June 20, 2010

Origin of the Violin:the Idingiti Fiddle of Uganda, the Njarka of Mali, the Arab Rebab and the Ethiopian Massinqo or Masinko

Njarka of Mali

Arab Bedouin Rebab

Ethiopian Massinqo

Ugandan Idingiti

The Idingiti, a fiddle from Uganda, is similar in many ways to the Ethiopian fiddle called the Massinqo. In the world of Ethiopian musical instrument, the Massinqo (Messenqo) is an outstanding example of Ethiopian ingenuity. This one stringed fiddle may be the originator of the violin and the Arab one-stringed Rebab, the Chinese two-stringed fiddle called Erhu and the Ugandan one-stringed fiddle called Idingiti. From start to finish, the Masinko is built without the use of nails and glue. Indeed it is completely organic in construction by using just wood, goat skin, horse tail hair and cow gut string.

The existence of the Ugandan Masinko, called Idingiti, should not come as a surprise because Uganda is a stone’s throw away from Ethiopia. The development of the Idingiti could also have been due in part of the sphere of influence of Greater Ethiopia in the past. However, the Idingiti has been shrouded in mystery. This is not surprising! Uganda, as a former colony of Britain, was imposed with the idea that everything African, people or culture, was inferior and should be shelved away in a dingy room or alternatively at the British museum in London. In contrast, the Ethiopian Masinko thrived throughout the ages as there were no foreign colonial Masters to pass various suppressive decrees on the Ethiopians. Thus the Ugandan Idingiti is not very familiar to the many Masinko players and Azmaris of Ethiopia and musicians of the world.

The following description of the Idingiti is taken from a UNESCO vinyl record publication on the preservation of authentic African musical instrument such as the Idingiti and the Inanga; The idingiti of Uganda is a type of fiddle with a resonator made from a cross-section of a bull’s horn surmounted by a skin stretched over the sound box and nailed with wooden pegs; the neck supports a single string, a fiber of an agave plant attached to a glued knob at the lower end and to a peg inserted in the headpiece on top of the neck. Played with a fiber bow, it rests on the chest and is held by the right hand while the left produces a variety of sounds by touching the string. The Idingiti is used effectively as both a solo and accompanying instrument; in group playing, it carries the melody as does the flute. This description also applies to the Masinko of Ethiopia as described in Michael Powne’s book Ethiopian Music as well as the single-stringed Njarka of Mali which has a body made out of a gourd.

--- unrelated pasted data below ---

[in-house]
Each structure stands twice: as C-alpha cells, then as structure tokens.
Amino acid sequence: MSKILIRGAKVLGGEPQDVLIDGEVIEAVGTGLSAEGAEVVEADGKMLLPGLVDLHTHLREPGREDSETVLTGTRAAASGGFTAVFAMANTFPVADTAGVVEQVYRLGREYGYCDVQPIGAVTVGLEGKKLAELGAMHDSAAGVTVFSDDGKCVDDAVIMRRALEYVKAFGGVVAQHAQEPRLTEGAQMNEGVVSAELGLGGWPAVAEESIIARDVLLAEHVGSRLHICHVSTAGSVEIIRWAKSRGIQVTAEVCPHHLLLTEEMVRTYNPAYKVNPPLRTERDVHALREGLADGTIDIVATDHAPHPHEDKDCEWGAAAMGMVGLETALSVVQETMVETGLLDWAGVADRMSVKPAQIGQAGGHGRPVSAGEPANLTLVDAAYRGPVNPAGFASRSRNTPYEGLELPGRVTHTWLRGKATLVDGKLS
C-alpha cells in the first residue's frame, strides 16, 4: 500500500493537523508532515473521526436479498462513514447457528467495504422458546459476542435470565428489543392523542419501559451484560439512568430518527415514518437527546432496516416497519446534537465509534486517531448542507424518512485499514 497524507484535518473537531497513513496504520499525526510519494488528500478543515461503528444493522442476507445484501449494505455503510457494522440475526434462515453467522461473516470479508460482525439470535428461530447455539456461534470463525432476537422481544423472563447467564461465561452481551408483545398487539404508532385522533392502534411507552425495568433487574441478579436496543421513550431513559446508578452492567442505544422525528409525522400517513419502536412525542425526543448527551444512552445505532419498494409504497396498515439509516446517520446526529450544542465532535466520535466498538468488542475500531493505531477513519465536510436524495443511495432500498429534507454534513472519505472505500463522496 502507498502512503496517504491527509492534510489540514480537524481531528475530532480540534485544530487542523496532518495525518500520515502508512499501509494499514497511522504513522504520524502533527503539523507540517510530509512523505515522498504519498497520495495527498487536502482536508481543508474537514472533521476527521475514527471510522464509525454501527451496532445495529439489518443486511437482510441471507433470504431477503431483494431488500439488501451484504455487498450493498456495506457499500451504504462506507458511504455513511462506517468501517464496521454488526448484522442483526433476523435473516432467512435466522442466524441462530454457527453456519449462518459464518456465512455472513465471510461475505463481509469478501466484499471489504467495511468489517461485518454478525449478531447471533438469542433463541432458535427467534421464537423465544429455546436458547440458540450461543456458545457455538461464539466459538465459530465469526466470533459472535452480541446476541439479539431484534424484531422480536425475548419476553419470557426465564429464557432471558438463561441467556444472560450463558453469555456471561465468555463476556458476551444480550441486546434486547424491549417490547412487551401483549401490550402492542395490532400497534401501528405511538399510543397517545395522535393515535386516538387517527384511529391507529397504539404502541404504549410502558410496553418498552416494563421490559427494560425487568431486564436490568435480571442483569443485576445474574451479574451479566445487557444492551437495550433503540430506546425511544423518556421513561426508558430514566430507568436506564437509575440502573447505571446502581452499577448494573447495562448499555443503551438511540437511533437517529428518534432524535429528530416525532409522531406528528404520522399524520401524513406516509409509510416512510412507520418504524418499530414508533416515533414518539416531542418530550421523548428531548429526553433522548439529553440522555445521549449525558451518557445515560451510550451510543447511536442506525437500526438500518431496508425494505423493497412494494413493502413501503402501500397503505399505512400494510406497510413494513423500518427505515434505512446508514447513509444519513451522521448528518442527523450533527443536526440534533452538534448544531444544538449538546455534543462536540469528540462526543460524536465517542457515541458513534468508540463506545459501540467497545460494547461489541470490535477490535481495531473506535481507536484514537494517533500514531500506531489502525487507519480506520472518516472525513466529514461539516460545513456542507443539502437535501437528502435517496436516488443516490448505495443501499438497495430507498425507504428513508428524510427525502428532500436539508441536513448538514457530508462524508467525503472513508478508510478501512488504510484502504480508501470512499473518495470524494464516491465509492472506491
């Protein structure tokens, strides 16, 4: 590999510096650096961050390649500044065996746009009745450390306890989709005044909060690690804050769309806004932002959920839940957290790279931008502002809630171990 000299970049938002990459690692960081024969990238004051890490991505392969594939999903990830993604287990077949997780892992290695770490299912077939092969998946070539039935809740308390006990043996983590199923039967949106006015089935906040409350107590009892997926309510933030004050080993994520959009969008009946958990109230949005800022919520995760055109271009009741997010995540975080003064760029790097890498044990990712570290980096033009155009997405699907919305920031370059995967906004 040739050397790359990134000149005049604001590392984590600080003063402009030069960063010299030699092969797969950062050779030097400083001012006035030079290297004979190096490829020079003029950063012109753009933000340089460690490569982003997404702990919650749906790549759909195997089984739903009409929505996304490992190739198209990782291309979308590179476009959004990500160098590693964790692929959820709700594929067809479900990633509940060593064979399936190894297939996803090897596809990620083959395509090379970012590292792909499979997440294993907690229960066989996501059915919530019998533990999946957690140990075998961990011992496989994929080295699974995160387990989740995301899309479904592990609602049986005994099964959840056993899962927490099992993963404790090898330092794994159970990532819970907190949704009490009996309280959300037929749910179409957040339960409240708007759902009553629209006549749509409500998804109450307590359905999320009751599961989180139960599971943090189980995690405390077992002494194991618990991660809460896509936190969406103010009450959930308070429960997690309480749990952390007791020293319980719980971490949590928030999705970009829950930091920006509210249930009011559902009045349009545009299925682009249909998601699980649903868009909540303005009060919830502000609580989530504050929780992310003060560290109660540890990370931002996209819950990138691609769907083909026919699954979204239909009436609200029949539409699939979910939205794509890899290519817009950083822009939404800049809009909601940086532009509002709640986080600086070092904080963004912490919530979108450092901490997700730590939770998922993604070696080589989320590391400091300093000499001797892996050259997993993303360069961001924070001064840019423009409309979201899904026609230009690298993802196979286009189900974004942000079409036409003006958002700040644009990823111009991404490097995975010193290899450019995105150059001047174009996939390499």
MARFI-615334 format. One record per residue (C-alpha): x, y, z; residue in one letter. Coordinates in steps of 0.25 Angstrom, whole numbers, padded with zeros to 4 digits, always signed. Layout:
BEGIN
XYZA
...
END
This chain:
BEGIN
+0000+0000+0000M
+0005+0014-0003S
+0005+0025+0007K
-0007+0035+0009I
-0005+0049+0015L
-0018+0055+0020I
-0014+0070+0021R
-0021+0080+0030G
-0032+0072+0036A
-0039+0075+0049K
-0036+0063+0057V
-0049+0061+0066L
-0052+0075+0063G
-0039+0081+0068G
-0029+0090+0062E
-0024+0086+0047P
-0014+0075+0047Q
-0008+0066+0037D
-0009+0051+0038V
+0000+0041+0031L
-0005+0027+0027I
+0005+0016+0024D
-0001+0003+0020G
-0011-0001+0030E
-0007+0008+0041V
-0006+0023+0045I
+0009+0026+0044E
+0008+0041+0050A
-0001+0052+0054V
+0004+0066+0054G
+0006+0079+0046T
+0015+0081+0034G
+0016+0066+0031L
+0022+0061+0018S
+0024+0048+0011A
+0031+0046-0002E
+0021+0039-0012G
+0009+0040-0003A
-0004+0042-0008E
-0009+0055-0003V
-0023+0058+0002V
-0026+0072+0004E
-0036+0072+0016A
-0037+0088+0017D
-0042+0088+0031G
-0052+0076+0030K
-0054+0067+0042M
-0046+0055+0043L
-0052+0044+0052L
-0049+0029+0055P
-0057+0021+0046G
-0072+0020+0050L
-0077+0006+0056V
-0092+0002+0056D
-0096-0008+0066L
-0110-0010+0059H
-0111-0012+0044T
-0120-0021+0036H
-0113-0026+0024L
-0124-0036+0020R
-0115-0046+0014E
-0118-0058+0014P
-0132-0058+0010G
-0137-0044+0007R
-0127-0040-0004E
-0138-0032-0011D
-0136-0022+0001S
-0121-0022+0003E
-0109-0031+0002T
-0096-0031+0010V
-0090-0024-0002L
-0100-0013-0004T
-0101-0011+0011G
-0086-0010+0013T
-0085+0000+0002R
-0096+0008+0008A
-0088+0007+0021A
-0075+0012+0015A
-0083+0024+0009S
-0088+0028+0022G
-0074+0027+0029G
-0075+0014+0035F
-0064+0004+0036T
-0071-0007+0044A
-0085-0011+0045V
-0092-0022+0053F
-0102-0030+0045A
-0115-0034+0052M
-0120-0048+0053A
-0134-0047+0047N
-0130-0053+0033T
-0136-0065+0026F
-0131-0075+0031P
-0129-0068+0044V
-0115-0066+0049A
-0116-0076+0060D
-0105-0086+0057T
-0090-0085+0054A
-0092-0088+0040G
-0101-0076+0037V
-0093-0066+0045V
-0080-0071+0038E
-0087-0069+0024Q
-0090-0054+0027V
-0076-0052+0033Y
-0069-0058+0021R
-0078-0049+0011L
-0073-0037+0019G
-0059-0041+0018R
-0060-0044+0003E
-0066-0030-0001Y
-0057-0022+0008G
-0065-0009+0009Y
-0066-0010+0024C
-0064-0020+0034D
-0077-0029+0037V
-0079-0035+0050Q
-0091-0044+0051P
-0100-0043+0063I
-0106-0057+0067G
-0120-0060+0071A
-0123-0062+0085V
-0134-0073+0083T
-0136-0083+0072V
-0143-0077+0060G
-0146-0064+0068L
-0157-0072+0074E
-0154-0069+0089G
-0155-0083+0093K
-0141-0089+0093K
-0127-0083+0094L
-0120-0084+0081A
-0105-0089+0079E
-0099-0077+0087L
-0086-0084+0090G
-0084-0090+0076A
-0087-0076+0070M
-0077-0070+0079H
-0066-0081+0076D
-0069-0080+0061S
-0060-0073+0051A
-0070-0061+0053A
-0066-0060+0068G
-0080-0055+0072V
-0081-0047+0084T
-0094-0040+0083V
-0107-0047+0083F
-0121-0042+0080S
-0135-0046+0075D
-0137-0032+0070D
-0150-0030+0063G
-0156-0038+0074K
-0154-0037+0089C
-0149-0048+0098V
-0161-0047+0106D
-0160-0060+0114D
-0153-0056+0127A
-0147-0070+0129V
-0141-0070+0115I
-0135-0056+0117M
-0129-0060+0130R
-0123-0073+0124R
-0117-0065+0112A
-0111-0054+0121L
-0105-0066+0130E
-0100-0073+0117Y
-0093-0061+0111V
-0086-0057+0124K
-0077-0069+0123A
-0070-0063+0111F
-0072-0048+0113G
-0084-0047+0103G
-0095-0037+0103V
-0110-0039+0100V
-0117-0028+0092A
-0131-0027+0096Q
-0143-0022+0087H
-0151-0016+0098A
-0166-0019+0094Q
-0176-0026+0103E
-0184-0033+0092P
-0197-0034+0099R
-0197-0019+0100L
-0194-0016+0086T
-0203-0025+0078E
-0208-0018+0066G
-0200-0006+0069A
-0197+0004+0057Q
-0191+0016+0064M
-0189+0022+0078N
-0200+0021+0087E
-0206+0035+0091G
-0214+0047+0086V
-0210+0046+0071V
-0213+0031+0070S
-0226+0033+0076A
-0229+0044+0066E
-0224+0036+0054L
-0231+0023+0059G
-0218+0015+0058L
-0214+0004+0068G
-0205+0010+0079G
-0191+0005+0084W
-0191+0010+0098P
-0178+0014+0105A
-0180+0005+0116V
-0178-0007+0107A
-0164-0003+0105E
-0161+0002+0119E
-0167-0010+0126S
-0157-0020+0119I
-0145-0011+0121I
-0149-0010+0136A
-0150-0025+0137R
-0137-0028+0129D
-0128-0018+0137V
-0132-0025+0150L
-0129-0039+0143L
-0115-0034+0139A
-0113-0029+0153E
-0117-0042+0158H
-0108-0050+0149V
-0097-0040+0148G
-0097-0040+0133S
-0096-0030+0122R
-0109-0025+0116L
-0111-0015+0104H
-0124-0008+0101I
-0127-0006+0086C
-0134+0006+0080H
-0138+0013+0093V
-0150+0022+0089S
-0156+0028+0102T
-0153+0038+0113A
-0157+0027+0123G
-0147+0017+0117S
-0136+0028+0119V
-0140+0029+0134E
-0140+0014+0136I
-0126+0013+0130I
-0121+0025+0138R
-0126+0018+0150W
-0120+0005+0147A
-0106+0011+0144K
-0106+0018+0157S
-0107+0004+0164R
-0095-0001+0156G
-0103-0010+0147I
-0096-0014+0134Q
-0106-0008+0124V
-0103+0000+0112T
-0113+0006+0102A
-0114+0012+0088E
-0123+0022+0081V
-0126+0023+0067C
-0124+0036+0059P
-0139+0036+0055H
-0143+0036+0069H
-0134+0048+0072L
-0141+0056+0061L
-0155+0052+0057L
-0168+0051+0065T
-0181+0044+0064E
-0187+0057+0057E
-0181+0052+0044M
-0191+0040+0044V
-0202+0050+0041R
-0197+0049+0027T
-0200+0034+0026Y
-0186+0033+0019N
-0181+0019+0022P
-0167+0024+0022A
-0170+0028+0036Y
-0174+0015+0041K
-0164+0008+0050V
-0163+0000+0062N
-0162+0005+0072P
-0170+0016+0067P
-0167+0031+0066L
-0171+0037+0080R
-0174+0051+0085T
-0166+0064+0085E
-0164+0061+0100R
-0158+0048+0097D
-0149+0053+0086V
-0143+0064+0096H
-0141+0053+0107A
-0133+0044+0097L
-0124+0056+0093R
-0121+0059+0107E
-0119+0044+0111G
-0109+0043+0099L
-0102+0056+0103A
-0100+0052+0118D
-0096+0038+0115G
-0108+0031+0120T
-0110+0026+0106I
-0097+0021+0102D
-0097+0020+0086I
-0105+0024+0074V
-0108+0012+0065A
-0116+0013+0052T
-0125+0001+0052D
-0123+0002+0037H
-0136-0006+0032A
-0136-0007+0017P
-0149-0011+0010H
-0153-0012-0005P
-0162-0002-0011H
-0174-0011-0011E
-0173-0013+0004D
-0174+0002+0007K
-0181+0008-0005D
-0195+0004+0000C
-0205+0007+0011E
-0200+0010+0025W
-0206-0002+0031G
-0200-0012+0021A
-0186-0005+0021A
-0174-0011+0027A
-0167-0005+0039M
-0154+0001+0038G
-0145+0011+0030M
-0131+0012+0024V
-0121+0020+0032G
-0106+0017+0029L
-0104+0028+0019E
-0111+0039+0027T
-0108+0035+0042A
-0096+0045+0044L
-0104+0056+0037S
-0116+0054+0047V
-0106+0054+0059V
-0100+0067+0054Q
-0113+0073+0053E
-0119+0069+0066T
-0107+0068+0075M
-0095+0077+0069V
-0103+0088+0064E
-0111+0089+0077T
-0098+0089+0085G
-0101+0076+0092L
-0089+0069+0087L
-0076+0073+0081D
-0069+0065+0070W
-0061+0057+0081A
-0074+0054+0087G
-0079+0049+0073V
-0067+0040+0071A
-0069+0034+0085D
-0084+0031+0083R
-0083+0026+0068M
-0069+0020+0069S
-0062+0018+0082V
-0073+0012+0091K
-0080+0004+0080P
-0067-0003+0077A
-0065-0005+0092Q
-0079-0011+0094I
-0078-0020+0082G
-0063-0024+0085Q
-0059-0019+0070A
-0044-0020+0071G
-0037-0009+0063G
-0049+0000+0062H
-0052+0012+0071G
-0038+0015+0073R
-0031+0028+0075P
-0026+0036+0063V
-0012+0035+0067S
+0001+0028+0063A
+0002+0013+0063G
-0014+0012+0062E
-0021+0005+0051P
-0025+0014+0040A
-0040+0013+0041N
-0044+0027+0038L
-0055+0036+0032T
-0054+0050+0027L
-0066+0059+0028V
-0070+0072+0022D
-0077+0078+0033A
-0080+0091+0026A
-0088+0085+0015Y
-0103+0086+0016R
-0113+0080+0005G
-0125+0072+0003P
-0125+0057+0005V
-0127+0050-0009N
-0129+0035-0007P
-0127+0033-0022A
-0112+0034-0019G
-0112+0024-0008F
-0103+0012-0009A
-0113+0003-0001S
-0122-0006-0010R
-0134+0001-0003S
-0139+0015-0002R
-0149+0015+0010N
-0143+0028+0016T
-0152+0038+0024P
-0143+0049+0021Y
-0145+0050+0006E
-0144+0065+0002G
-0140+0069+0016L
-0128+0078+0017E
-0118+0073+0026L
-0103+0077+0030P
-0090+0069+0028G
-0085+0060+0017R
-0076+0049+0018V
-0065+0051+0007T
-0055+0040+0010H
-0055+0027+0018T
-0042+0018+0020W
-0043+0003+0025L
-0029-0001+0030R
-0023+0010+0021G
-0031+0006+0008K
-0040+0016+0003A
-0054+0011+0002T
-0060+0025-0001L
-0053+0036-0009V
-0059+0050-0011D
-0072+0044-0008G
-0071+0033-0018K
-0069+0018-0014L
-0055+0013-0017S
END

Michael Powne, in his book Ethiopian Music, indicates that the Rebab, an Arabian Masinko, was probably the musical devise that originated the Ethiopian Masinko. In the opinion of Ethiopedia, the use of the word “probably” suggests that Powne was not sure as to the origin of the Masinko. He might as well suggested that the Masinko was the inspiration for the invention of the Arabian Rebab. Indeed had the Masinko originated in Arabia, the Ethiopians would have called their beloved Masinko by the Arab name Rebab as did the Europeans who named their one two and three stringed Masinko as Rebec from the Arabic Rebab. Ofcourse the Rebec then gave rise to the European stradivarius violin.

Travelers are sometimes great observers of events and cultures they travel through in years past. One such person is Father Alvares, a Portuguese who traveled in Ethiopia in the sixteenth century. He describes the Masinko, albeit with few errors. Without any doubt, the Masinko did exist in Ethiopia even prior to that period by many thousands of years. The Ugandan Idingiti is probably as old too and is the blood brother of the Masinko.